Another couple of problems come to mind when I think about vocabulary lists. Suppose that you have given your students some words with definitions to be learned: base – a number that is raised to a power; horse – large solid-hoofed herbivorous mammal; network – a thing reticulated or decussated at equal intervals with interstices between the intersections; reed – fibrous core of rattan used in basket weaving; syzygy – a pair of Gnostic aeons male and female. Now, I’ve exaggerated a problem in such lists: that it might leave a student lost—farblondzhet! How does one gain purchase on some of this stuff? The temptation will be simply to memorize the definitions without knowing what they mean. That temptation will be especially strong in a student who knows that he will be examined on his vocabulary by, say, a set of matching questions linking definition and word, a task that has nothing to do with understanding.

The second problem lies in coming to terms with context: even though syzygy is a great word for playing hangman, most of its uses will depend on a grounding that the student is unlikely to have or ever to get: astrology and Gnosticism. Many more words than syzygy will seem bewilderingly uncontextualized to a 9th-grader, a fact that teachers of “test-taking skills” may be reluctant to admit. Learned this way, such words will seem to students like beached monsters of the deep. The study of words learned in context is far likelier to lead to their being useful and used aptly in a carefully prepared essay question, which itself makes their use more likely. A properly set essay question will invite the use of vocabulary learned during the study of a text containing new words.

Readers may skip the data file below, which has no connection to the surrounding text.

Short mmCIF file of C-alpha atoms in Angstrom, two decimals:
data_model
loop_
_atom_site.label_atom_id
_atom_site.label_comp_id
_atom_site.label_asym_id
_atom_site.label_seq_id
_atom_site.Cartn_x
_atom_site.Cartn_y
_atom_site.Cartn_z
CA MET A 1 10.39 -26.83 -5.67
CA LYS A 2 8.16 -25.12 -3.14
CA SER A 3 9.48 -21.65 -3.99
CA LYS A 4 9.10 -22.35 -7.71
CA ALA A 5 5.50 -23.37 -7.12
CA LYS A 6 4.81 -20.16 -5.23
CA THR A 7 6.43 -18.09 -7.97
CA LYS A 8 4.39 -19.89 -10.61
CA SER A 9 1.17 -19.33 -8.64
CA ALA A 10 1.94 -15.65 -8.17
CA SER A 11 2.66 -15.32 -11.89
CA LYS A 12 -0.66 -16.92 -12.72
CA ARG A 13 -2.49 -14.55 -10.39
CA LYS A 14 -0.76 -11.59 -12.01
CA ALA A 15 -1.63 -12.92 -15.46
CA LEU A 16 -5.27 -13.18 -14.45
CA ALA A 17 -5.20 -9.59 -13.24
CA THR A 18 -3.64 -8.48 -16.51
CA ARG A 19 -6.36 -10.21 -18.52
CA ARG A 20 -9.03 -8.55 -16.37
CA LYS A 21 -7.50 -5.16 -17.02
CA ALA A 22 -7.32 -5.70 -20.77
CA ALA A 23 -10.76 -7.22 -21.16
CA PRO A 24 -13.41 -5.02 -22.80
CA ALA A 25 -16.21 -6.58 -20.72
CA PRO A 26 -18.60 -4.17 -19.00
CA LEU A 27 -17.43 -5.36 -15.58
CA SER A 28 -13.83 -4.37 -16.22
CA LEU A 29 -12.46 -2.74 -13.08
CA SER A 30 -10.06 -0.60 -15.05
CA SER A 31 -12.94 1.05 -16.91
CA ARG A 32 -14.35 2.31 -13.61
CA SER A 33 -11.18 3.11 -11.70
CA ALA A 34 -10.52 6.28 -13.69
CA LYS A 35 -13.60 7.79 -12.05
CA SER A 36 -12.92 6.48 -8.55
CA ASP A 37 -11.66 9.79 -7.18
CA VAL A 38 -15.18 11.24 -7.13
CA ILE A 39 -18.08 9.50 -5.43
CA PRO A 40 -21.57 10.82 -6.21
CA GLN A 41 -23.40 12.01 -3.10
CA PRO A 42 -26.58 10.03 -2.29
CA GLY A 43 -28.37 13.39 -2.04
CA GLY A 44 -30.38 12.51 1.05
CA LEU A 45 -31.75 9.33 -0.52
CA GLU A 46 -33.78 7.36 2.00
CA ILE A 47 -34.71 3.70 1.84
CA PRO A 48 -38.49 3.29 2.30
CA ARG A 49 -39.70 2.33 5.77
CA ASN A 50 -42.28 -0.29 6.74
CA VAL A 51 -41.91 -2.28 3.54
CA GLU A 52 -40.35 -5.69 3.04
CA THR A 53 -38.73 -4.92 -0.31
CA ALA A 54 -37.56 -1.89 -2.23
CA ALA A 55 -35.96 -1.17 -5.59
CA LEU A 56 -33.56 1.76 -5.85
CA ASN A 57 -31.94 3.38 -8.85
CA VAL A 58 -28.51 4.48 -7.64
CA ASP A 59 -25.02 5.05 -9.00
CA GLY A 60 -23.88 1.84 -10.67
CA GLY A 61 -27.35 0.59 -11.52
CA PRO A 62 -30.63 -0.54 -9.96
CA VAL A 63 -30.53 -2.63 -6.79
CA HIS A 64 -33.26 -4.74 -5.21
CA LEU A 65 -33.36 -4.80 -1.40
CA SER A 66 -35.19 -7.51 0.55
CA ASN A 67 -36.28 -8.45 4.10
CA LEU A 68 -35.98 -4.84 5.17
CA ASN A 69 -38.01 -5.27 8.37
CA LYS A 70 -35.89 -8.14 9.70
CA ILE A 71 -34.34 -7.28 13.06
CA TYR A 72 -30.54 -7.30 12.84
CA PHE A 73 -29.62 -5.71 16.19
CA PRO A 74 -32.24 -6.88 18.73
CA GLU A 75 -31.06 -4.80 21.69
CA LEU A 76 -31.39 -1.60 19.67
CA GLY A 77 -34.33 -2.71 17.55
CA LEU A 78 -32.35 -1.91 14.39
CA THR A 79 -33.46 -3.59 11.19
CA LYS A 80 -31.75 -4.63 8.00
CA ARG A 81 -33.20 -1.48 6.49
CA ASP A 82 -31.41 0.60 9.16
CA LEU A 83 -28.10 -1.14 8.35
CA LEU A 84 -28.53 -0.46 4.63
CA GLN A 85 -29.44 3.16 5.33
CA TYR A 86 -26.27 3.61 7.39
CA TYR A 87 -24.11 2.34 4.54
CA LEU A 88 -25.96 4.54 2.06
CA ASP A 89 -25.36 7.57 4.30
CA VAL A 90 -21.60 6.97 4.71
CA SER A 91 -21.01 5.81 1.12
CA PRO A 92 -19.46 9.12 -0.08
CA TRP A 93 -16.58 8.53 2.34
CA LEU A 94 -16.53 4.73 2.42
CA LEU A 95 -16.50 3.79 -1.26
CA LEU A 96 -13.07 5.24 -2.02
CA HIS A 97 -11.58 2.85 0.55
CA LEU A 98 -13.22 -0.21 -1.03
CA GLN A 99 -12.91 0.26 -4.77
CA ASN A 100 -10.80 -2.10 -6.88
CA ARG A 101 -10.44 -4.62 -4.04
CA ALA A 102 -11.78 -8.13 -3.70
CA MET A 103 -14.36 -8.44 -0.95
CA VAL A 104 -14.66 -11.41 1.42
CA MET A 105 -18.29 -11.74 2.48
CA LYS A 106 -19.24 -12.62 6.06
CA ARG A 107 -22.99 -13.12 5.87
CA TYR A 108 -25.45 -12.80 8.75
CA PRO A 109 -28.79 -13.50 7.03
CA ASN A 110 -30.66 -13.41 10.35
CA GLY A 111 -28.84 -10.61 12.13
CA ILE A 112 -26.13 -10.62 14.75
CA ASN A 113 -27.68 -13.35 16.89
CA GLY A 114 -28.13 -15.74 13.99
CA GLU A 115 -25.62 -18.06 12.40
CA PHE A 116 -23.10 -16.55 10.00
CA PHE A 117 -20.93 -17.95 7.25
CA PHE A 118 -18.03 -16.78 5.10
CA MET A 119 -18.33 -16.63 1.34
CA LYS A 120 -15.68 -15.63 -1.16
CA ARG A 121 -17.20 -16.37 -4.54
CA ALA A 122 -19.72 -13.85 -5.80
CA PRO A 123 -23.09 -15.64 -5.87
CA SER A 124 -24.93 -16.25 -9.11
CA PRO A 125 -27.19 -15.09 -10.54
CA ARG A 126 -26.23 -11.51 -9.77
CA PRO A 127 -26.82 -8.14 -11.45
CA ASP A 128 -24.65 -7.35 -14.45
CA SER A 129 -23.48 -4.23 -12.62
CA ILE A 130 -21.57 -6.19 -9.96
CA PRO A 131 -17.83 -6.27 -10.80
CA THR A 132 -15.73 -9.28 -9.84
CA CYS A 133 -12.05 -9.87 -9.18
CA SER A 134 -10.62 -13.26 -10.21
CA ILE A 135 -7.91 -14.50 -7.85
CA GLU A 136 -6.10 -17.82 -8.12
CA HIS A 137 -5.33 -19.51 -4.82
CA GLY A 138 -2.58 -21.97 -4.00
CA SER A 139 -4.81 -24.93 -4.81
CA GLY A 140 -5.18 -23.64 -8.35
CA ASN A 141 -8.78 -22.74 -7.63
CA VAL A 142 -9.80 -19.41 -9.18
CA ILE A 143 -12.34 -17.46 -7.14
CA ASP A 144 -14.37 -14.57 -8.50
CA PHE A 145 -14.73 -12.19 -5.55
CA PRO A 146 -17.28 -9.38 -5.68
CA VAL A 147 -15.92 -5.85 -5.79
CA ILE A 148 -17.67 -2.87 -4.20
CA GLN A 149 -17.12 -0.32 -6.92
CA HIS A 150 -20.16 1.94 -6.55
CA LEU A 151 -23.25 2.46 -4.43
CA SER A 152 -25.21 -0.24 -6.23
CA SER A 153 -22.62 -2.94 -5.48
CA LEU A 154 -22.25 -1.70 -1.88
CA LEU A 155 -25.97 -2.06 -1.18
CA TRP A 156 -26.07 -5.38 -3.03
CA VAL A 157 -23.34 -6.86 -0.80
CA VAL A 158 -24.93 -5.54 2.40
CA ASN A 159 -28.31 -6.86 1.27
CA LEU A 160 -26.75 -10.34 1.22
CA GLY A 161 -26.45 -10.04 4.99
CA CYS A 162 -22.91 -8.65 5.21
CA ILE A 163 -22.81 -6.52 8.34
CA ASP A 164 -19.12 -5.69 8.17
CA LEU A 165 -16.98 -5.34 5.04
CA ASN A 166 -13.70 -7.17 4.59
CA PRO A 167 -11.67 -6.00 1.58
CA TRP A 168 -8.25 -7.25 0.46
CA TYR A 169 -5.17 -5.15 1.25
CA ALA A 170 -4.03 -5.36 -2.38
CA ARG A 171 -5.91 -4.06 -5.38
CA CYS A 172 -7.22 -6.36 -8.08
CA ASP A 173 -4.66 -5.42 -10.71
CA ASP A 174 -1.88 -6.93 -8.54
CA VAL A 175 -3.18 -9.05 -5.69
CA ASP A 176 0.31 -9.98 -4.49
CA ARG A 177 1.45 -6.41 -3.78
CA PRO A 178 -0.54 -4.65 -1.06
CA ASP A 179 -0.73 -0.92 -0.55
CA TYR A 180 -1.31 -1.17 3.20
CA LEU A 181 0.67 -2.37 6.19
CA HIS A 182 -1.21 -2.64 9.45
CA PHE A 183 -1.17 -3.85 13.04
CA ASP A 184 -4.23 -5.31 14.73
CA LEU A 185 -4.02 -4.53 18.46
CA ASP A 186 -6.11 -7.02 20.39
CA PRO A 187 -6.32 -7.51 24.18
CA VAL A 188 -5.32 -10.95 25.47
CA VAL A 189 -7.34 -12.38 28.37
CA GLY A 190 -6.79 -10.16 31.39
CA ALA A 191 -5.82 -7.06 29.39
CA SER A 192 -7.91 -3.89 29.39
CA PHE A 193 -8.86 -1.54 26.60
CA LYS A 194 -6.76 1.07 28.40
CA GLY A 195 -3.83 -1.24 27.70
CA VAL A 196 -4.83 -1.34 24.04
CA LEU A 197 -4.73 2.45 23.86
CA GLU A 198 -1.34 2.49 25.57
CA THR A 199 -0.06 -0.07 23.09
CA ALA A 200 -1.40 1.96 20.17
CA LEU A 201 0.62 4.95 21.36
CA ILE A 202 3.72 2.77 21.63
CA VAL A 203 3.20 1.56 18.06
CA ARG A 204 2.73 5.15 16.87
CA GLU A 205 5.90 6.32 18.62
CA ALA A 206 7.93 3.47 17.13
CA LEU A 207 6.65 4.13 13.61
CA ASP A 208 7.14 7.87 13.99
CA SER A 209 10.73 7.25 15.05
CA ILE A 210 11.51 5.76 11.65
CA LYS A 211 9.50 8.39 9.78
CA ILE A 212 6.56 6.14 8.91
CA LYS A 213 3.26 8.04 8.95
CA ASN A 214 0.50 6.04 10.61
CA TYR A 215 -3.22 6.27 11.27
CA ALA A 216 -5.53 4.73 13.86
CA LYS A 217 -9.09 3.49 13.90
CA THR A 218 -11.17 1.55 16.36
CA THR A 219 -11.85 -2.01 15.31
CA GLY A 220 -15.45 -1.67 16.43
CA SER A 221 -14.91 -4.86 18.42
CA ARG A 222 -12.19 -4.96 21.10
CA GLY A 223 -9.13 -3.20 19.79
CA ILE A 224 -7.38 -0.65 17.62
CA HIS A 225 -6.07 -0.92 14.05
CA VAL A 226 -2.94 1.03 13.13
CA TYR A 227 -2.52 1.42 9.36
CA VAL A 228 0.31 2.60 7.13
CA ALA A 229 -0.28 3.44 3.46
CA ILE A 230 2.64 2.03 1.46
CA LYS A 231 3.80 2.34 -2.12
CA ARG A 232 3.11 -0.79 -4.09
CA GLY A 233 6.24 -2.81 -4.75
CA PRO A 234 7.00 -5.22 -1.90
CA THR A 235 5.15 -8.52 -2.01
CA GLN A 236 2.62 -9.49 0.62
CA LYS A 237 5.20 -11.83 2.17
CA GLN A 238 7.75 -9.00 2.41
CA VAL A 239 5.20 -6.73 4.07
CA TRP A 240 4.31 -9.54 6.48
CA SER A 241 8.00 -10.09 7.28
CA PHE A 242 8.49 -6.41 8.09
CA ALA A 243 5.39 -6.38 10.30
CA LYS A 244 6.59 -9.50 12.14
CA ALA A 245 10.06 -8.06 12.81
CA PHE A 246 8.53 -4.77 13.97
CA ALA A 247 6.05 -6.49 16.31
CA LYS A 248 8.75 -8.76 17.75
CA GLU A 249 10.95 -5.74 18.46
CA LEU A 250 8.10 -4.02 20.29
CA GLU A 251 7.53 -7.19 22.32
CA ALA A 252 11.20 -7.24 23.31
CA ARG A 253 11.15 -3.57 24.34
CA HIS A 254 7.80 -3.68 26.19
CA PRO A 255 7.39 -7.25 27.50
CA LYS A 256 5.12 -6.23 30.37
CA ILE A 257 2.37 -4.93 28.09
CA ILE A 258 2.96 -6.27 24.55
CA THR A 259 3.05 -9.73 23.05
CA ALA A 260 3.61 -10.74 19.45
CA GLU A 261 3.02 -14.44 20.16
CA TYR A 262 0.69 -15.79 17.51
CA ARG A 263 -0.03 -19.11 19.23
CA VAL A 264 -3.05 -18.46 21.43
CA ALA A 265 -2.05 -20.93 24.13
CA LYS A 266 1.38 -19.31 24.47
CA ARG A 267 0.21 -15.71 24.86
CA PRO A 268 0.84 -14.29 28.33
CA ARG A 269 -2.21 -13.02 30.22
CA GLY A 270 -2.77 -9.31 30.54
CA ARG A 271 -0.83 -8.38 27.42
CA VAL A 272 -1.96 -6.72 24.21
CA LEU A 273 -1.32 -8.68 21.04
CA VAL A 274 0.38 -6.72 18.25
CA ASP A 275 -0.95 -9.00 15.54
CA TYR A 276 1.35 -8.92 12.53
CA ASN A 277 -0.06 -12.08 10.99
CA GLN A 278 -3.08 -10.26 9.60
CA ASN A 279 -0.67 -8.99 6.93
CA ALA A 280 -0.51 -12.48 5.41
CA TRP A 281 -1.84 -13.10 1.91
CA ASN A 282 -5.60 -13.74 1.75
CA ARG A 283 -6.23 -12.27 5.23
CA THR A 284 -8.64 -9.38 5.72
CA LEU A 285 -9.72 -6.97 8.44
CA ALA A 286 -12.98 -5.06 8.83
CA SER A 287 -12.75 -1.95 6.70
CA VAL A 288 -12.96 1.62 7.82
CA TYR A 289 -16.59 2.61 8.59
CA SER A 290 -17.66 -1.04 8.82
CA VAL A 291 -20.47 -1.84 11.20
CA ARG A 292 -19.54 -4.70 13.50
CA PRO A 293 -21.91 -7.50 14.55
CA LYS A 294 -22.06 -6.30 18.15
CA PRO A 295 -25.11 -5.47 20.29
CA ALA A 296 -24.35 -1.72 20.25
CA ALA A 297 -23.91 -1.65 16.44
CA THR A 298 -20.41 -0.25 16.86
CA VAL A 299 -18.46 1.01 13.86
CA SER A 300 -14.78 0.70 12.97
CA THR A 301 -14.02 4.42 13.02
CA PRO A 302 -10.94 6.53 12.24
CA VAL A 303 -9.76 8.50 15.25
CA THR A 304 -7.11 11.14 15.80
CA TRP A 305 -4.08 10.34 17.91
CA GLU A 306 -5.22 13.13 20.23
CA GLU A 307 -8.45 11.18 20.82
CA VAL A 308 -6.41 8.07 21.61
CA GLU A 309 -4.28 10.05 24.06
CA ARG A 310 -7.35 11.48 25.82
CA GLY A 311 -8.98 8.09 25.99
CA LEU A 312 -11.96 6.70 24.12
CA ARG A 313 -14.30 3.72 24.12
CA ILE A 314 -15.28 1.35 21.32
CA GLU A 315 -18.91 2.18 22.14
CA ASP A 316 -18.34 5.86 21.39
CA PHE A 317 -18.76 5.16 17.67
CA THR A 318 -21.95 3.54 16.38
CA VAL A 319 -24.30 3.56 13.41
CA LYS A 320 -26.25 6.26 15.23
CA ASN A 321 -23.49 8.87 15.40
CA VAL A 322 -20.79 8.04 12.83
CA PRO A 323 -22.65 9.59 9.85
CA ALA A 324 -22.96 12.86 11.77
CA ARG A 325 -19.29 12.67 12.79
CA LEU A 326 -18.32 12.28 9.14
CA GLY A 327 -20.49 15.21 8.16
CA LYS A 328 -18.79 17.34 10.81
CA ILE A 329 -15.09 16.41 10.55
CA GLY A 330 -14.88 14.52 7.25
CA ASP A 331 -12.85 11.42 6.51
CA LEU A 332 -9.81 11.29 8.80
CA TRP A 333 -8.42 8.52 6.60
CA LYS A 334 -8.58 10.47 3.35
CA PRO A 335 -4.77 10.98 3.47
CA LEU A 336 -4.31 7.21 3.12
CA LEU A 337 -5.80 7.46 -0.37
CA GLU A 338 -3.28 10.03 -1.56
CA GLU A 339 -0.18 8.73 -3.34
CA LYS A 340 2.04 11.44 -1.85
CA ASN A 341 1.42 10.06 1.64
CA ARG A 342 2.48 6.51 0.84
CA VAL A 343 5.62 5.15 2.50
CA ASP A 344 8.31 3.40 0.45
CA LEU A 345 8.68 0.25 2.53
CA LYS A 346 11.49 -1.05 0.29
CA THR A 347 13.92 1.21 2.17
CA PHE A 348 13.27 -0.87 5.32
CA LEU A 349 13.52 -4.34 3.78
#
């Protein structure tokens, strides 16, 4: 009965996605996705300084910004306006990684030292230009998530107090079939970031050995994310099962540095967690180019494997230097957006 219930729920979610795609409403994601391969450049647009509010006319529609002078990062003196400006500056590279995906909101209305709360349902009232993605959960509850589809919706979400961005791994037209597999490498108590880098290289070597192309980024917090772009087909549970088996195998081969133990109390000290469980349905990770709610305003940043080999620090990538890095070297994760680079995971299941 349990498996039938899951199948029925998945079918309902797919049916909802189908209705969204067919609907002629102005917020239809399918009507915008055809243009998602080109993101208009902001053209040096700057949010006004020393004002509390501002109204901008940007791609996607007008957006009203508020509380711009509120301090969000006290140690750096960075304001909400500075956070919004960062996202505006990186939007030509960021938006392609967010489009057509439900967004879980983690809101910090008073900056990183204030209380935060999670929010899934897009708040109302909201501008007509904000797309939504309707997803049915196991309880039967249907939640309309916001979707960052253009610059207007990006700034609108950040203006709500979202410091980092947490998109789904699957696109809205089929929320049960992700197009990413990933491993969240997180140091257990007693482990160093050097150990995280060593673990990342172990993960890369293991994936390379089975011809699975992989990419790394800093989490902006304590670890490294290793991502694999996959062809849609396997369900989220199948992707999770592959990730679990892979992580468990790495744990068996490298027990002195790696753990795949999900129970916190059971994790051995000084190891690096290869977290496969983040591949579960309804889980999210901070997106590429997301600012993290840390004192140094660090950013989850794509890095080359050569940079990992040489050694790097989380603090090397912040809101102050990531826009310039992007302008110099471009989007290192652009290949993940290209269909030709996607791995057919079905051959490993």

Setting good essay questions is harder than one thinks, but it is essential to elicit the best possible responses from students—responses that show they have been doing real live thinking while working up their answer. Studying for my teaching credential, I was given distinctions between essay and “objective” tests that were mainly of utility for the teacher: setting an essay test was “easy” but we would be paid back in having to grade responses. Harder was the construction of a good multiple-choice “objective” exam, but it led to more reliable and less troublesome assignment of grades. For the present I don’t want to get into the false distinction between an “objective” test and an essay test, but I do want to assert that forming a feasible yet demanding essay question takes careful thought. That sort of thinking does become easier with familiarity, unlike putting together a hundred multiple-choice questions, which will always require a certain amount of grunt-work. But the question, however long in formation, should demand thinking of all students while offering opportunities for imaginative, thoughtful, well-informed thinking and writing (or their lack) that will distinguish each grade of student from the others.